These Three Charts Point to Higher Silver Prices Ahead

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For the past few weeks, silver prices have been trading sideways. Kitco notes this tight trading range "could be "basing' action that can put in market lows and occurs just before an uptrend begins."

For those investing in silver, that's great news.

And if you don't think silver prices will go higher this year, here are three charts showing otherwise.

Higher Silver Prices and Soaring Investment Demand

Recent and ongoing events like sequestration, central bank easing, devalued currencies, and the Cyprus bailout have increased investor demand for metals, especially silver.

While 2012 sales weren't as high as 2011, buying picked up in earnest in the final months of the year as investors raced to protect their nest eggs amid fears of a U.S. recession. As the pace picked up, the Mint ran out of silver eagles in December 2012, forcing it to announce there would no more coins until 2013.

In fact, in 2012 the U.S. Mint's silver coins sales sold 33.7 million ounces of silver – more than the 33.5 million ounces produced from U.S. mining operations, according to the U.S. Geological Society.

Sales of the popular 2013 American Eagle silver bullion coins that went on sale to the public on Jan. 7 sold out by Jan. 15. Thanks to surging demand, sales exceeded 6 million ounces in a little over two weeks.


Source: U.S. Mint

As a result, the Mint was forced to suspend sales after it ran out of stock. When sales resumed, the buying was unprecedented.

January 2013 sales, at 7.1 million ounces, shattered the previous record set in January 2012 of 6.1 million ounces. The increase was an impressive 16.39% year-over-year.

The majority of sales came in the form of a box of 500 one-ounce silver coins the mint offers. This suggests investors are not simply stockpiling the coins as a collectible, they want "insurance" against a market crash or economic turmoil.

And it's not just the United States — bullion dealers the world over report robust silver demand.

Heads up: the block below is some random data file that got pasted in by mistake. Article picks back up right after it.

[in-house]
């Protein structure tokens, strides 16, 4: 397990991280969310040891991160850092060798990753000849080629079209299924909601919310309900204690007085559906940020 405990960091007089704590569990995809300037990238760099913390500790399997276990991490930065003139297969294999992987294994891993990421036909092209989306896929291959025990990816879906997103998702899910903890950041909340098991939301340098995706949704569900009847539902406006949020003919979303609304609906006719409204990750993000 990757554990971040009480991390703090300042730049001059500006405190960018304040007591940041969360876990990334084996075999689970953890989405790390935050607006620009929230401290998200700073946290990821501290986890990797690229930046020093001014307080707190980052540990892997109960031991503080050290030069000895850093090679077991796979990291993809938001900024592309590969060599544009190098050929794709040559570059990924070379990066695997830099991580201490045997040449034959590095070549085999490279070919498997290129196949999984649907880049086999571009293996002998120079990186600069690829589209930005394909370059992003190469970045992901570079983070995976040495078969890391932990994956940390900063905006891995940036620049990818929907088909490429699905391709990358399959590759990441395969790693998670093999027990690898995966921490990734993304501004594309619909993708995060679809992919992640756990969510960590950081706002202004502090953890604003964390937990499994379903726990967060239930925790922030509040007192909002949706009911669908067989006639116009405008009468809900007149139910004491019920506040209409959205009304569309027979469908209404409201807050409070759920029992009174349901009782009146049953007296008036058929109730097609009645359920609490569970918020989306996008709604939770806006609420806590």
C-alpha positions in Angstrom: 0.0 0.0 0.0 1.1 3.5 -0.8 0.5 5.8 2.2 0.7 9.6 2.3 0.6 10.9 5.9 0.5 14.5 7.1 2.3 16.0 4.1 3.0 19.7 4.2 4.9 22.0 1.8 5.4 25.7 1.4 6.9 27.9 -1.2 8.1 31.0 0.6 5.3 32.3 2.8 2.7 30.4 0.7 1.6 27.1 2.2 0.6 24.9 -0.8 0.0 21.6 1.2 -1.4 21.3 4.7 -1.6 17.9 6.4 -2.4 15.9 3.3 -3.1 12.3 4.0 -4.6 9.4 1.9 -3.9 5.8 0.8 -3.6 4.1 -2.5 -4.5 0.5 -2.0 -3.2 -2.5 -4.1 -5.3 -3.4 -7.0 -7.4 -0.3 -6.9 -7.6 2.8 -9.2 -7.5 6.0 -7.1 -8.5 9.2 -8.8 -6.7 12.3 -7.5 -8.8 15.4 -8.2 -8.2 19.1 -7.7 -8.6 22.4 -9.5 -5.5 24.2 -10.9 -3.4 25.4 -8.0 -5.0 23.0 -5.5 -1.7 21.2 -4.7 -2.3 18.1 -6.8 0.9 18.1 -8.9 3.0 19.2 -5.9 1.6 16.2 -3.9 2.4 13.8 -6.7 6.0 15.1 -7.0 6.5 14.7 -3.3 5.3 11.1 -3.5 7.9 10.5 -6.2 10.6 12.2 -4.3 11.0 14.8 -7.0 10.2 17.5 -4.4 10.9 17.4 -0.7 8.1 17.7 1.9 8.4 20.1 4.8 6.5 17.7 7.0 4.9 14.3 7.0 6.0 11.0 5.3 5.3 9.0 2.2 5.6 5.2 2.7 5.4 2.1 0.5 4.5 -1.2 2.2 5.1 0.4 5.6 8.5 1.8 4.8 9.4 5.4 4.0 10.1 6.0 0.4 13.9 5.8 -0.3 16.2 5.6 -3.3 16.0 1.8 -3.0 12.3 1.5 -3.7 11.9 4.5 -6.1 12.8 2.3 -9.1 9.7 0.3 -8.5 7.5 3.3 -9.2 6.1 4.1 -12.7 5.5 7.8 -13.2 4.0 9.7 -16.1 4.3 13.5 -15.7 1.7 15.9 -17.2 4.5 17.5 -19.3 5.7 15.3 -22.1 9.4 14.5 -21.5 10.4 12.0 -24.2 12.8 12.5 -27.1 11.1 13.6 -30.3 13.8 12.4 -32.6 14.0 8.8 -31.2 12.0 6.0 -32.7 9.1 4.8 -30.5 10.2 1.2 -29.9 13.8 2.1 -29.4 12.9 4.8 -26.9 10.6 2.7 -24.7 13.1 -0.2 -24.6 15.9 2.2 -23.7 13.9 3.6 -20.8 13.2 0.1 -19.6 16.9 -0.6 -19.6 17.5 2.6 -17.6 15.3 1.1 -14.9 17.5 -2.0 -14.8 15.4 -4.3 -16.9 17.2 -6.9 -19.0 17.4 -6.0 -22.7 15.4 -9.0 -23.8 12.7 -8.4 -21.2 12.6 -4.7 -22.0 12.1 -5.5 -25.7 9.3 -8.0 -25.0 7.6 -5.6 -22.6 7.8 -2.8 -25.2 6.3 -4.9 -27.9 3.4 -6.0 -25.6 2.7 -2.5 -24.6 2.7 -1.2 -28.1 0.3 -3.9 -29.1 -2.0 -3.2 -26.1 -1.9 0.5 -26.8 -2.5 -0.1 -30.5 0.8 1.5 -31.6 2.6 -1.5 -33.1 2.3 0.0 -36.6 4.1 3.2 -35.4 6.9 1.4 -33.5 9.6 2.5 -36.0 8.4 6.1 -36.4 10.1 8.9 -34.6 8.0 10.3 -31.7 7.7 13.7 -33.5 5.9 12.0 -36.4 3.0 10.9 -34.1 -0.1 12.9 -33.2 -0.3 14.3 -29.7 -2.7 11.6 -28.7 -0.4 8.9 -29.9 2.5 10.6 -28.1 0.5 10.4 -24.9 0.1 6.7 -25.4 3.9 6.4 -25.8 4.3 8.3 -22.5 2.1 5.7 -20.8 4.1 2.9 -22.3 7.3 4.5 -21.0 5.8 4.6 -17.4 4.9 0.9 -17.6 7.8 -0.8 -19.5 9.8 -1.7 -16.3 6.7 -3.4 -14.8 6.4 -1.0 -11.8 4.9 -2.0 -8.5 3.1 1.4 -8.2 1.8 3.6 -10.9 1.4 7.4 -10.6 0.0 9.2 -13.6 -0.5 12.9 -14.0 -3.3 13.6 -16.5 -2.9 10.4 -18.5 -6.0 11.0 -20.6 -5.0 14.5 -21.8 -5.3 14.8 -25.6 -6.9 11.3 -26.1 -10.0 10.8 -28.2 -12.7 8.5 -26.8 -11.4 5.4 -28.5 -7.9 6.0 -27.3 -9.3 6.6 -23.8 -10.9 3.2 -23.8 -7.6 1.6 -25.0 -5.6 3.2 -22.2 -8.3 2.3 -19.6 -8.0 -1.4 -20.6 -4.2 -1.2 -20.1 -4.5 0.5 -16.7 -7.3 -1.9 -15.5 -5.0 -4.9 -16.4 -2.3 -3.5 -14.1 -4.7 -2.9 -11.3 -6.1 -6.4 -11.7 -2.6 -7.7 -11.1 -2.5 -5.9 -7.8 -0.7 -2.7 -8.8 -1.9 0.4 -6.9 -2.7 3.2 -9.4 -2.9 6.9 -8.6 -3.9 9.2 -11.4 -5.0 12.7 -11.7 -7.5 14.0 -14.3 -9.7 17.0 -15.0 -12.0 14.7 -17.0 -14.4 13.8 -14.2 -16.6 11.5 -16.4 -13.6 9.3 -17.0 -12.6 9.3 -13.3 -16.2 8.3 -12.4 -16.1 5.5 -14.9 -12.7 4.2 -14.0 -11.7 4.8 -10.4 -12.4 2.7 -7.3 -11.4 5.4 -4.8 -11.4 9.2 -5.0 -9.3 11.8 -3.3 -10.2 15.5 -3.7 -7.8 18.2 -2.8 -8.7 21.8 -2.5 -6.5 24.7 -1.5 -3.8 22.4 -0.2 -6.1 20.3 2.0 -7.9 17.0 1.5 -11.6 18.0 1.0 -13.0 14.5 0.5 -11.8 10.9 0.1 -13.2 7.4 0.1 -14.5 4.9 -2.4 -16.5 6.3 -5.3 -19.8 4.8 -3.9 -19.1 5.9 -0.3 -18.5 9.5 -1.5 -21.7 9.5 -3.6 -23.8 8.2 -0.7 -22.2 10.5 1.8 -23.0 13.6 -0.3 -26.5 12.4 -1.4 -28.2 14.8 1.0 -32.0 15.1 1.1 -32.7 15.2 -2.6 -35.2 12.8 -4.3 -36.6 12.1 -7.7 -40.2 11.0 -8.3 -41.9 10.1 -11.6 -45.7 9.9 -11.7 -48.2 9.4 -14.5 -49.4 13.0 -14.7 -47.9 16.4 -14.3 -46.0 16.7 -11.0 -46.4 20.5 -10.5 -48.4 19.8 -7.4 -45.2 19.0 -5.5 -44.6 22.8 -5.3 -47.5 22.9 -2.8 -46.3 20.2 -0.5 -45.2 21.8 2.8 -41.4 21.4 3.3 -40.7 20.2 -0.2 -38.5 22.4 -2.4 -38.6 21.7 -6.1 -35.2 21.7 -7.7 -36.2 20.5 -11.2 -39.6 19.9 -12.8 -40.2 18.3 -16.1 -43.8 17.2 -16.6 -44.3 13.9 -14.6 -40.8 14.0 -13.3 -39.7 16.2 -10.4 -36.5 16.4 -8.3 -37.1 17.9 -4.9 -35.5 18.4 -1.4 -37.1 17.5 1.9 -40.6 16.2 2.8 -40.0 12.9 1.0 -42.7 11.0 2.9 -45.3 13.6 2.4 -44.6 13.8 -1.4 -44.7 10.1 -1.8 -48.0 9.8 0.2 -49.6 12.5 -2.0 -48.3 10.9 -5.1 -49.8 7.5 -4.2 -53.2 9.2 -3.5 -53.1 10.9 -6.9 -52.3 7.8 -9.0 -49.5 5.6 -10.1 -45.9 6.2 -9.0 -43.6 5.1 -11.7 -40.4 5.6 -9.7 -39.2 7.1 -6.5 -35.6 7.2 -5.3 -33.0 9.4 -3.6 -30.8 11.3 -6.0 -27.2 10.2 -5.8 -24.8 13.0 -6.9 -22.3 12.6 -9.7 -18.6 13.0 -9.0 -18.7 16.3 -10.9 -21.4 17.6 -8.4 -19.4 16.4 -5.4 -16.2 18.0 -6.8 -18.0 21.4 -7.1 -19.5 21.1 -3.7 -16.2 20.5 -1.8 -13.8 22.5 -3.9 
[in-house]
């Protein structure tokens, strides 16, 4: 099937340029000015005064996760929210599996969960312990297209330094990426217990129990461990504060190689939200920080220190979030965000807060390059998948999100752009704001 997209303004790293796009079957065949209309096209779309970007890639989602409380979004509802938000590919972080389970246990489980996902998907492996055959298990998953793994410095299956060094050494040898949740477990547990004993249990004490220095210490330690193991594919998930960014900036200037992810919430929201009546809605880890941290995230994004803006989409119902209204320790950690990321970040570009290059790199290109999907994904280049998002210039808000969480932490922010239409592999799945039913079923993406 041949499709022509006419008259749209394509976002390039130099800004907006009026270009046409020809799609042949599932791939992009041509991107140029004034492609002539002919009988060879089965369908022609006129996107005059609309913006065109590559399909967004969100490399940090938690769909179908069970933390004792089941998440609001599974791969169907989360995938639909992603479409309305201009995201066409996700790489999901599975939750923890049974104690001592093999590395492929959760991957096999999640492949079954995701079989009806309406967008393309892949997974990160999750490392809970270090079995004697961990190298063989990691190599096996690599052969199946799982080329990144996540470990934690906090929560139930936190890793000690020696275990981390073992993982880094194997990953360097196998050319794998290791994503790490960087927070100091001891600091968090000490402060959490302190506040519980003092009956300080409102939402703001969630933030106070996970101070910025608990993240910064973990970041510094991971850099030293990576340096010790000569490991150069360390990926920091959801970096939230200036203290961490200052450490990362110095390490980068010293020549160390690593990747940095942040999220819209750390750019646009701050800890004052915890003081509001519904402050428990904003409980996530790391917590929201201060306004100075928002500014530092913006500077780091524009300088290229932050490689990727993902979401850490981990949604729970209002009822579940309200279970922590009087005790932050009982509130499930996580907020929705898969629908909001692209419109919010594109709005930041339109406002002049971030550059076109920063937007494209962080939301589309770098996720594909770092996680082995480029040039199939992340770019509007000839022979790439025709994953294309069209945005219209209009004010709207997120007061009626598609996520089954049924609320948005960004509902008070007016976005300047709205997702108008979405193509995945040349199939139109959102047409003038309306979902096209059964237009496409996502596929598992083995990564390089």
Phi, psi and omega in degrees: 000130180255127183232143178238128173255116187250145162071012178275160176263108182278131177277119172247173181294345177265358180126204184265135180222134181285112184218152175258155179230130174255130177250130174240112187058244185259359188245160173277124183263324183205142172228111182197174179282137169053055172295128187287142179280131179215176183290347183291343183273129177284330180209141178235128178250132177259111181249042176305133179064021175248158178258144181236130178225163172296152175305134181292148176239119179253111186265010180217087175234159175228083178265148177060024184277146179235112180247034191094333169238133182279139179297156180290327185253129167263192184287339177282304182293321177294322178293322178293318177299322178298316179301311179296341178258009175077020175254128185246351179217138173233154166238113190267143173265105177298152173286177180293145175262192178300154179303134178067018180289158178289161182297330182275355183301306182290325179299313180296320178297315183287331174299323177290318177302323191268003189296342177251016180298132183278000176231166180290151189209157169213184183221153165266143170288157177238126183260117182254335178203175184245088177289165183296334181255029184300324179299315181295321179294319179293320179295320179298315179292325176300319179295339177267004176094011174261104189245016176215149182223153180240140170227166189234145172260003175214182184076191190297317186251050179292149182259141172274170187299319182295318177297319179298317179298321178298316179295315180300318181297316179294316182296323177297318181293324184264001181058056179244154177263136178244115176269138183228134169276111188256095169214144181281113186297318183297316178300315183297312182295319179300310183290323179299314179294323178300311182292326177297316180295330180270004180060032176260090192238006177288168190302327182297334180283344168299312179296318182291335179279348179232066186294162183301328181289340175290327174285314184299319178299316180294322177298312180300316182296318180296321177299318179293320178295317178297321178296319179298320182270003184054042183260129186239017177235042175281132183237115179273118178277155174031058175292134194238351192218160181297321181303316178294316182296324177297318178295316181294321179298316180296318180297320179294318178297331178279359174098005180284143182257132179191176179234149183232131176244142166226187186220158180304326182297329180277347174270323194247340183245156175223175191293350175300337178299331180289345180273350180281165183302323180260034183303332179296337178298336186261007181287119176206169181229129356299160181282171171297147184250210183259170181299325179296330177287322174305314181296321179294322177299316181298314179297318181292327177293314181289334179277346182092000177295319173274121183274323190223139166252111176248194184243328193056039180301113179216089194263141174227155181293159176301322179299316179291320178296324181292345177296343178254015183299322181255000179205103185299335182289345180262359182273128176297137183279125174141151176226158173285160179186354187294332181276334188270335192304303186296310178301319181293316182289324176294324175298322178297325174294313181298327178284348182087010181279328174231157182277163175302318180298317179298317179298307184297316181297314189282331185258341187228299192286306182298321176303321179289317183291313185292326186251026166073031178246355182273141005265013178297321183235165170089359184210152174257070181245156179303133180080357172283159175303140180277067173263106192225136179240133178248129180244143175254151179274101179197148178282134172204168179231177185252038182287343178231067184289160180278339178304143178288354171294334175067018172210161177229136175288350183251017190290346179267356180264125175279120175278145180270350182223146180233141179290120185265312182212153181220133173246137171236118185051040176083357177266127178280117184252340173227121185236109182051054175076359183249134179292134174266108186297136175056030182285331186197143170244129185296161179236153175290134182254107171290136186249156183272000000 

Chinese investors in particular have taken a shine to silver as an alternative investment as savers seek to preserve wealth amid a string of slowing fiscal quarters.

"Chinese investors want hard assets such as silver, especially when it's cheaper than gold and requires less funding," Beijing Antaike analyst Shi Heqing told Bloomberg News last year. "Many producers and investors have hoarded the precious metal in the form of ingots or unwrought silver."

Higher Silver Prices and Industrial Demand

For those who slept through chemistry class, the basic scientific properties of silver make it an attractive candidate for use in appliances, computer chips, automobile parts, and medical devices.

As the highest electrical and thermal conductor of all metals, silver is playing a major role in the explosive mobile device market (smartphones and tablets).

Global industrial consumers typically don't hold large reserves of silver thanks to just-in-time supply and production practices. That means a huge rush in orders could trigger a silver industrial supply shortage.

For example, earlier this year rumors swirled that Apple Inc.'s (Nasdaq: AAPL) iMac "production problems" were actually tied to a silver shortage. Apple's iMac and iPad screens use more silver than the older models.

A possible recovery in the solar industry in China is also expected to boost silver's demand.

Since 2000, the adoption of solar panel technology has meant a 50% annual increase in silver usage each year, going from 1 million ounces in 2002 to 60 million ounces last year, representing nearly 11% of all industrial demand.

The Chinese government has targeted 10 gigawatts of solar power installation in 2013 and 21 gigawatts of solar power installation by 2015. That compares to an installation on 2.6 gigawatts on 2011.

Higher Silver Prices and the Gold/Silver Ratio

A notable shift in many Asian and Middle Eastern markets has been from gold to silver due to the white metal's relative cheap price.

That's because the gold/silver ratio is about 54:1 – compared to 15:1, last seen in 1980.

Money Morning Global Resources Specialist Peter Krauth expects that ratio to move closer to 20:1 on a long-term basis. Expect silver will soar higher as it gets closer to gold's $1,600 per ounce price.


Source: Bloomberg

For a more detailed 2013 silver prices forecast from Krauth, check out this report.

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